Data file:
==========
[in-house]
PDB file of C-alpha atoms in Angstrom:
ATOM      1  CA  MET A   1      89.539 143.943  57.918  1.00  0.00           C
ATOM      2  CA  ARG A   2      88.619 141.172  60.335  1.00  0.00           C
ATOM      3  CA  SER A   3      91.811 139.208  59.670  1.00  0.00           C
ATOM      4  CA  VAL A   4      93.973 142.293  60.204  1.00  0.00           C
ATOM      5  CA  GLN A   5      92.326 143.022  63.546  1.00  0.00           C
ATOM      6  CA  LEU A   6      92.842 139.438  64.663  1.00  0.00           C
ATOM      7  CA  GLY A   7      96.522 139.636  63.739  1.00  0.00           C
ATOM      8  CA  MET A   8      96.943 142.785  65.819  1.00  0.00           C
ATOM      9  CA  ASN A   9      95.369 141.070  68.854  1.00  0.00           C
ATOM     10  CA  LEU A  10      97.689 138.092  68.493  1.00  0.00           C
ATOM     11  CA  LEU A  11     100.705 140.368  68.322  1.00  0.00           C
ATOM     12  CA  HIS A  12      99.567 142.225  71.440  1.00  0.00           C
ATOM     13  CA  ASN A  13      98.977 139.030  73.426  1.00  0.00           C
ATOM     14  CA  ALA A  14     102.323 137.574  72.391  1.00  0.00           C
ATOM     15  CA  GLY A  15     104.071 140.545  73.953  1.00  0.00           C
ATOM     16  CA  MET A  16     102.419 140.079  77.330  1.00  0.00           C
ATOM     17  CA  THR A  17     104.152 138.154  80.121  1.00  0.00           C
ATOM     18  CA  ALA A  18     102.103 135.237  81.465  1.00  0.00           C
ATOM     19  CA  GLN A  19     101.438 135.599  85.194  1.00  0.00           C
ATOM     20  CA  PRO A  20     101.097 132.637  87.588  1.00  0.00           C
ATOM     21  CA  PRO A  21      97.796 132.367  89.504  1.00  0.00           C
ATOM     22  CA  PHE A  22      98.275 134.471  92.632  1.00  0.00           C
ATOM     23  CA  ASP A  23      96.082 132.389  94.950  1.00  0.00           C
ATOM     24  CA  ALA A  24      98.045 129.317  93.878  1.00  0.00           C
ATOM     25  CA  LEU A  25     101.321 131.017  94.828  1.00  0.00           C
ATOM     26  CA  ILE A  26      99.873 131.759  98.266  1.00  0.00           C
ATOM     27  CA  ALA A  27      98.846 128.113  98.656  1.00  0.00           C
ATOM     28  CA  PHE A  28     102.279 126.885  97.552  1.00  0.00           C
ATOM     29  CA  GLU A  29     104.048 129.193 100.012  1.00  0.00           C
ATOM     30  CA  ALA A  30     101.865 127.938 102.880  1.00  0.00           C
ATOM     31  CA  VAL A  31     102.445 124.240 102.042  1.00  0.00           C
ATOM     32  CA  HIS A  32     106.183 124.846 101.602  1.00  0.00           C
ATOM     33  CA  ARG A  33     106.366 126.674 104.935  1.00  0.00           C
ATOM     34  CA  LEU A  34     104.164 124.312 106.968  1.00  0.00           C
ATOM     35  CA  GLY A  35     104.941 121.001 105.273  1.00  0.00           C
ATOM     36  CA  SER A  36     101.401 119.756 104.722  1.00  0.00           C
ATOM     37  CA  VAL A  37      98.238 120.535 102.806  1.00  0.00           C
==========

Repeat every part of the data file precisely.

[in-house]
PDB file of C-alpha atoms in Angstrom:
ATOM      1  CA  MET A   1      89.539 143.943  57.918  1.00  0.00           C
ATOM      2  CA  ARG A   2      88.619 141.172  60.335  1.00  0.00           C
ATOM      3  CA  SER A   3      91.811 139.208  59.670  1.00  0.00           C
ATOM      4  CA  VAL A   4      93.973 142.293  60.204  1.00  0.00           C
ATOM      5  CA  GLN A   5      92.326 143.022  63.546  1.00  0.00           C
ATOM      6  CA  LEU A   6      92.842 139.438  64.663  1.00  0.00           C
ATOM      7  CA  GLY A   7      96.522 139.636  63.739  1.00  0.00           C
ATOM      8  CA  MET A   8      96.943 142.785  65.819  1.00  0.00           C
ATOM      9  CA  ASN A   9      95.369 141.070  68.854  1.00  0.00           C
ATOM     10  CA  LEU A  10      97.689 138.092  68.493  1.00  0.00           C
ATOM     11  CA  LEU A  11     100.705 140.368  68.322  1.00  0.00           C
ATOM     12  CA  HIS A  12      99.567 142.225  71.440  1.00  0.00           C
ATOM     13  CA  ASN A  13      98.977 139.030  73.426  1.00  0.00           C
ATOM     14  CA  ALA A  14     102.323 137.574  72.391  1.00  0.00           C
ATOM     15  CA  GLY A  15     104.071 140.545  73.953  1.00  0.00           C
ATOM     16  CA  MET A  16     102.419 140.079  77.330  1.00  0.00           C
ATOM     17  CA  THR A  17     104.152 138.154  80.121  1.00  0.00           C
ATOM     18  CA  ALA A  18     102.103 135.237  81.465  1.00  0.00           C
ATOM     19  CA  GLN A  19     101.438 135.599  85.194  1.00  0.00           C
ATOM     20  CA  PRO A  20     101.097 132.637  87.588  1.00  0.00           C
ATOM     21  CA  PRO A  21      97.796 132.367  89.504  1.00  0.00           C
ATOM     22  CA  PHE A  22      98.275 134.471  92.632  1.00  0.00           C
ATOM     23  CA  ASP A  23      96.082 132.389  94.950  1.00  0.00           C
ATOM     24  CA  ALA A  24      98.045 129.317  93.878  1.00  0.00           C
ATOM     25  CA  LEU A  25     101.321 131.017  94.828  1.00  0.00           C
ATOM     26  CA  ILE A  26      99.873 131.759  98.266  1.00  0.00           C
ATOM     27  CA  ALA A  27      98.846 128.113  98.656  1.00  0.00           C
ATOM     28  CA  PHE A  28     102.279 126.885  97.552  1.00  0.00           C
ATOM     29  CA  GLU A  29     104.048 129.193 100.012  1.00  0.00           C
ATOM     30  CA  ALA A  30     101.865 127.938 102.880  1.00  0.00           C
ATOM     31  CA  VAL A  31     102.445 124.240 102.042  1.00  0.00           C
ATOM     32  CA  HIS A  32     106.183 124.846 101.602  1.00  0.00           C
ATOM     33  CA  ARG A  33     106.366 126.674 104.935  1.00  0.00           C
ATOM     34  CA  LEU A  34     104.164 124.312 106.968  1.00  0.00           C
ATOM     35  CA  GLY A  35     104.941 121.001 105.273  1.00  0.00           C
ATOM     36  CA  SER A  36     101.401 119.756 104.722  1.00  0.00           C
ATOM     37  CA  VAL A  37      98.238 120.535 102.806  1.00  0.00           C